1 Corinthians 1:4-18
Today’s sermon text is taken from the second section of today’s Epistle lesson, and from several verses that follow this section, beyond what we read a few minutes ago. In his First Epistle to the Corinthians, chapter one, verses 4 through 18, St, Paul writes:
“I thank my God always concerning you for the grace of God which was given to you by Christ Jesus, that you were enriched in everything by Him in all utterance and all knowledge, even as the testimony of Christ was confirmed in you, so that you come short in no gift, eagerly waiting for the revelation of our Lord Jesus Christ, who will also confirm you to the end, that you may be blameless in the day of our Lord Jesus Christ. God is faithful, by whom you were called into the fellowship of His Son, Jesus Christ our Lord.”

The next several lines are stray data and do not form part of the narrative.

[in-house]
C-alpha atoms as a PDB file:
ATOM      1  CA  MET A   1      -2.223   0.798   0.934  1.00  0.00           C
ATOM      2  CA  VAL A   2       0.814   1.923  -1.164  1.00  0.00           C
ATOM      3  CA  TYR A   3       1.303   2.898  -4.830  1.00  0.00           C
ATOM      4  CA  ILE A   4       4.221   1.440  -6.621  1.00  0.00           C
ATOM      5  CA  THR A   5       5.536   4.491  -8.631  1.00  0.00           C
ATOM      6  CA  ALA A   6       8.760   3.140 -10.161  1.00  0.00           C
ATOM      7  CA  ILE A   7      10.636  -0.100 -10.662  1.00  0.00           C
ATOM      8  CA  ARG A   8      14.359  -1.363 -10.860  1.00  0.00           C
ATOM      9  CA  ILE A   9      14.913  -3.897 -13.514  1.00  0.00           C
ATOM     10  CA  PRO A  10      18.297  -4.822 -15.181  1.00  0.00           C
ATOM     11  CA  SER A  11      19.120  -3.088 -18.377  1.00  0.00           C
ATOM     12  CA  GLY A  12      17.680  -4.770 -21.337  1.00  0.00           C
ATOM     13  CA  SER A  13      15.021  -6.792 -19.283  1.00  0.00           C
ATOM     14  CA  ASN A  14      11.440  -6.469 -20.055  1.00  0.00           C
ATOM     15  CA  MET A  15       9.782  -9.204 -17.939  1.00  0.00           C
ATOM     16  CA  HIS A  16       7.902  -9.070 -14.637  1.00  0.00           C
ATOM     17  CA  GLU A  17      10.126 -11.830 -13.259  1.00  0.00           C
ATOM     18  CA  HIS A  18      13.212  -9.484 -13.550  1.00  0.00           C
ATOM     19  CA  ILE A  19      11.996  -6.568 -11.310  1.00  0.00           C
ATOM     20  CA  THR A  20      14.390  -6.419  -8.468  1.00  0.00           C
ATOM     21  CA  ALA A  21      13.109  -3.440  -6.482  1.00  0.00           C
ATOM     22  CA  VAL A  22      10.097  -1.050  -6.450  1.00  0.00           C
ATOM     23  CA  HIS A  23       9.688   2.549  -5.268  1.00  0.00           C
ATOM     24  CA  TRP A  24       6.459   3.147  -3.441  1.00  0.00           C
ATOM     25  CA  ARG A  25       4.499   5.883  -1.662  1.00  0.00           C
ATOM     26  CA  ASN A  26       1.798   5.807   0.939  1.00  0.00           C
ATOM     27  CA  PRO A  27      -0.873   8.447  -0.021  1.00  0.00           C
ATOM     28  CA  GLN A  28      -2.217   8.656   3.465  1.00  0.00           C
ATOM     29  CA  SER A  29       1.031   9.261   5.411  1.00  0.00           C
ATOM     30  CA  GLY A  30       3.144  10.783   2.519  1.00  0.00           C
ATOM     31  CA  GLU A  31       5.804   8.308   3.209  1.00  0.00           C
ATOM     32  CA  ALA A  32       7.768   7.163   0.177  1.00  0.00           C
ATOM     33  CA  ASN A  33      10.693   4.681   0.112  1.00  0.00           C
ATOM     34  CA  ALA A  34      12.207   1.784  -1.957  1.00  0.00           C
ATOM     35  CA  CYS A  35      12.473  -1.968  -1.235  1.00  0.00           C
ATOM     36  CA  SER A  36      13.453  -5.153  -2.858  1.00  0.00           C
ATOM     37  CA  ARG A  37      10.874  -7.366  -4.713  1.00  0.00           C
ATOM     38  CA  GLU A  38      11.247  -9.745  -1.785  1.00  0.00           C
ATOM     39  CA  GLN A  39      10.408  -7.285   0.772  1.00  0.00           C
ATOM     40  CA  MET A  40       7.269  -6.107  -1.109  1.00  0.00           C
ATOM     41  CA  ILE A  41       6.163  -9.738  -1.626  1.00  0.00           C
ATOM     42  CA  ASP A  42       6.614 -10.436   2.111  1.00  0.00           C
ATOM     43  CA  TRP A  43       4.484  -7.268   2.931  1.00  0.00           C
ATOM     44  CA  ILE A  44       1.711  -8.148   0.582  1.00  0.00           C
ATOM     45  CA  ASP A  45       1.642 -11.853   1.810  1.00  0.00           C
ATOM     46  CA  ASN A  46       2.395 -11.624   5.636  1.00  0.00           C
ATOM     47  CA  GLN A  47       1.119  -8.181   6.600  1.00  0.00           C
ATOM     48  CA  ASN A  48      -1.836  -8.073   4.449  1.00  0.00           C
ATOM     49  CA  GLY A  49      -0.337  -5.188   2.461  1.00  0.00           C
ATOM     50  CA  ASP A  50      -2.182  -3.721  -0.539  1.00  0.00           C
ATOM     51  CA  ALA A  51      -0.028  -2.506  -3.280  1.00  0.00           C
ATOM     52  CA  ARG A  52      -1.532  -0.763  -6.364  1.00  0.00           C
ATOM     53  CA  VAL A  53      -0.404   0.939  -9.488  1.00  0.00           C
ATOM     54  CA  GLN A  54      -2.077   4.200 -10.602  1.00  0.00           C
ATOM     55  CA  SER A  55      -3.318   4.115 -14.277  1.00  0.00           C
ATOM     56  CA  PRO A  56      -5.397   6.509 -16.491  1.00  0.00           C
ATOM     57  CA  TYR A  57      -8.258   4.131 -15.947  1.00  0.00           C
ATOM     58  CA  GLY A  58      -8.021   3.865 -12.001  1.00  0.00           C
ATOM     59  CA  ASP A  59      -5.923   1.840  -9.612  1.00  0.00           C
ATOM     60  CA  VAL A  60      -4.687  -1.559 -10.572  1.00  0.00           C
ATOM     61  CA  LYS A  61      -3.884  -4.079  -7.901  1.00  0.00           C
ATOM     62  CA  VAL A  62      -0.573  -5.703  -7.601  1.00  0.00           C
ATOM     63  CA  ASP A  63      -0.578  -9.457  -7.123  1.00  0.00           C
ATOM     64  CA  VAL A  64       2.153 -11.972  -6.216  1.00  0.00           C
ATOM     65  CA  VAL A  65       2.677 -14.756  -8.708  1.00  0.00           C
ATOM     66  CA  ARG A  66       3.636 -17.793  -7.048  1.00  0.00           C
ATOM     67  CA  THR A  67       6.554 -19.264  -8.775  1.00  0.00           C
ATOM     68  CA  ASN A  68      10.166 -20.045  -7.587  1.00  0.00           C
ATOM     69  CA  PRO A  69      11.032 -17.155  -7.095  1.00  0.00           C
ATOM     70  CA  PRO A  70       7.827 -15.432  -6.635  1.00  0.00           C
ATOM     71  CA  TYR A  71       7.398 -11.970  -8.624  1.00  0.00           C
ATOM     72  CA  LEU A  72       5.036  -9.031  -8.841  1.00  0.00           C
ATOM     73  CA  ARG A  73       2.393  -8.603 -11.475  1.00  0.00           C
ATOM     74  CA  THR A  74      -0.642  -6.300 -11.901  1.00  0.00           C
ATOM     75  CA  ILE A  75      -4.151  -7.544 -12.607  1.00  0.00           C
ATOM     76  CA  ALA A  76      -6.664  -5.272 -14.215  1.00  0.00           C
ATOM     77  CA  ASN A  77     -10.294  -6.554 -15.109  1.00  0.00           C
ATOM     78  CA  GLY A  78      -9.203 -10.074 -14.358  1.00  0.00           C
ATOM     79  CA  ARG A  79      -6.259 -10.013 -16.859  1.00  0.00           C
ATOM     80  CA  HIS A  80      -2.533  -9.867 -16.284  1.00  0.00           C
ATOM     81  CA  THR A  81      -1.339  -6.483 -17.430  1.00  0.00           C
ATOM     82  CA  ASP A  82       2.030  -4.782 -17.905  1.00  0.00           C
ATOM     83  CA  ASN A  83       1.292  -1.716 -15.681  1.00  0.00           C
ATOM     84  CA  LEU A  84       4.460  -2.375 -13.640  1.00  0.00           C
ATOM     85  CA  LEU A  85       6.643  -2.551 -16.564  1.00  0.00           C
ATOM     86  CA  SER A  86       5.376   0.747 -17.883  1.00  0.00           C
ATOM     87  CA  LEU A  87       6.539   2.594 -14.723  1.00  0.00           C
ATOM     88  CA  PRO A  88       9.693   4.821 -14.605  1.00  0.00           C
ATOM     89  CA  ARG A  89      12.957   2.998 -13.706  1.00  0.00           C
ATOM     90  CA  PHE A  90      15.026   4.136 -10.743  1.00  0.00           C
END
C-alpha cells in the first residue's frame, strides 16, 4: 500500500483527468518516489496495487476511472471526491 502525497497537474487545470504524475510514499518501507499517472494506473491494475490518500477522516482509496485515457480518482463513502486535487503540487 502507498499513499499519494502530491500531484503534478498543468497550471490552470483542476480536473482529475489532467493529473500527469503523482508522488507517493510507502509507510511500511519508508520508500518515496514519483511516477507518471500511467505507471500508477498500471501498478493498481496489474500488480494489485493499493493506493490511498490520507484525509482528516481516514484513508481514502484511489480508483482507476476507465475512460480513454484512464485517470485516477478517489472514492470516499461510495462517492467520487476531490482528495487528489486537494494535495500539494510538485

“Now I plead with you, brethren, by the name of our Lord Jesus Christ, that you all speak the same thing, and that there be no divisions among you, but that you be perfectly joined together in the same mind and in the same judgment. For it has been declared to me concerning you, my brethren, by those of Chloe’s household, that there are contentions among you. Now I say this, that each of you says, ‘I am of Paul,’ or ‘I am of Apollos,’ or ‘I am of Cephas,’ or ‘I am of Christ.’ Is Christ divided? Was Paul crucified for you? Or were you baptized in the name of Paul?”
“I thank God that I baptized none of you except Crispus and Gaius, lest anyone should say that I had baptized in my own name. Yes, I also baptized the household of Stephanas. Besides, I do not know whether I baptized any other. For Christ did not send me to baptize, but to preach the gospel, not with wisdom of words, lest the cross of Christ should be made of no effect. For the message of the cross is foolishness to those who are perishing, but to us who are being saved it is the power of God.”
So far our text.
One of the more common grounds for divorce is “irreconcilable differences.” Of course, other terms that could be used to describe that kind of marital problem might be “uncompromising stubbornness” or “inconsiderate selfishness.”